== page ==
This guide will help you get started with gravel biking.
I packed it with plenty of tips and know-how from my and other riders’ experience. It’s written in an easy-to-understand form, so it’s ideal for beginners.
When I tried gravel biking for the first time, it completely blew me away. This article will give you a good idea of how to get started, so you can experience similar feelings.
We will dive into gravel biking styles, choosing and riding a gravel bike, apparel, accessories, and much more.
So, whether you just want a versatile bike that is fast on paved roads but also handles gravel and dirt roads, you are in the right place.
Let’s dive in!
What Is Gravel Biking?
Gravel biking involves riding a gravel bike on paved and unpaved roads (usually on the tarmac, gravel, forest, and dirt roads) or trails.
Gravel bikes are known for their versatility, drop handlebar, 700c or 650b wheels with narrow or wide knobby tires, aerodynamics, and low weight.
Their geometry is more aggressive than mountain bikes, allowing the rider to sit in a more aerodynamic position to cover longer distances without spending as much energy.
You can think of them as road bikes with wider tires.
These features make gravel bikes ideal for riders who appreciate terrain diversity, bikepackers, adventure riders, etc.
Gravel biking is popular because they don’t sacrifice as much speed on paved roads as mountain bikes while allowing the rider to ride off-road.
How to Get Started with gravel Biking?
Here is a brief description of the basic steps to get started with gravel biking.
1. Get a Gravel Bike
You don’t have to buy a brand-new bike if you are just getting started with gravel biking.
I recommend borrowing it from a friend or renting it in a bike rental before you pull the trigger and buy a new one.
This way, you avoid spending money on something you may not enjoy.
You can also save some money by buying a second-hand gravel bike. Feel free to ask a more experienced friend to help you double-check if the selected bike(s) is in good condition.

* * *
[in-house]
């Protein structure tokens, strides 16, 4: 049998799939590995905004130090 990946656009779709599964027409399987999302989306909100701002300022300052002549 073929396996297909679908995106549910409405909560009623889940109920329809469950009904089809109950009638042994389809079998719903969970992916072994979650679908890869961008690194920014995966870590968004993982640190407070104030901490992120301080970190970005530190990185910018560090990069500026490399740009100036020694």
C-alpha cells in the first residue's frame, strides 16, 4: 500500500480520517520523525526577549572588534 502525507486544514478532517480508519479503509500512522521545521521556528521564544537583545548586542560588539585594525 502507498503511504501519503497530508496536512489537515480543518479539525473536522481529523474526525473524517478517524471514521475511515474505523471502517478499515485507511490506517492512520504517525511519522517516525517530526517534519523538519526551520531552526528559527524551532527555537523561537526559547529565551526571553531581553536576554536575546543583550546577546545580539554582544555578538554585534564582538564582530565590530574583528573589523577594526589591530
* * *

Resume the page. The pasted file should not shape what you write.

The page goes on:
If you are serious about buying a gravel bike, read my fully dedicated article ‘How to choose a gravel bike?‘ to learn what to expect and look for.
In short, you should consider the following:
1. Bike geometry & size
2. Wheel size
3. Type of gravel biking (from light to rough terrain)
The article explains gravel bike types, bike frame materials, wheel sizes, components, ideal tire width, and more.
2. Buy Bike Accessories
Bike accessories are optional, but I highly recommend them. If I had to choose only one accessory, it would be a bicycle helmet.
Although its wear is not mandatory in every state or country, it can literally save your life.
According to this study, the number of head injuries is reduced by an average of 60% when wearing a bike helmet.
Remember, different types of riders will require different accessories. For example, bike packers and adventure riders will benefit from panniers and additional cargo capacity.
Those who prefer shorter rides will rather take only the essentials like a saddle bag with a spare tube, mini pump (or CO2 inflator), tire levers, and multitool. They will save you if you get a puncture.
3. Clarify Your Goals and Expectations
By clarifying your goals and expectations, you will realize why you want to do gravel biking.
Knowing your motivation will help you in the long run. Sometimes, you may feel like you don’t want to cycle anymore.
But when you remind yourself why you started, you get the needed push to keep going.
You can bike to explore new places, have more fun, improve your fitness, push your limits, make new friends… The list goes on.
Types of Gravel Biking & Gravel Bikes
Gravel biking is diverse and has lots to offer. But unfortunately, its disciplines are not clearly defined.
However, some people ride gravel bikes just for the sake of the adventure, some like to race, and some enjoy their versatility.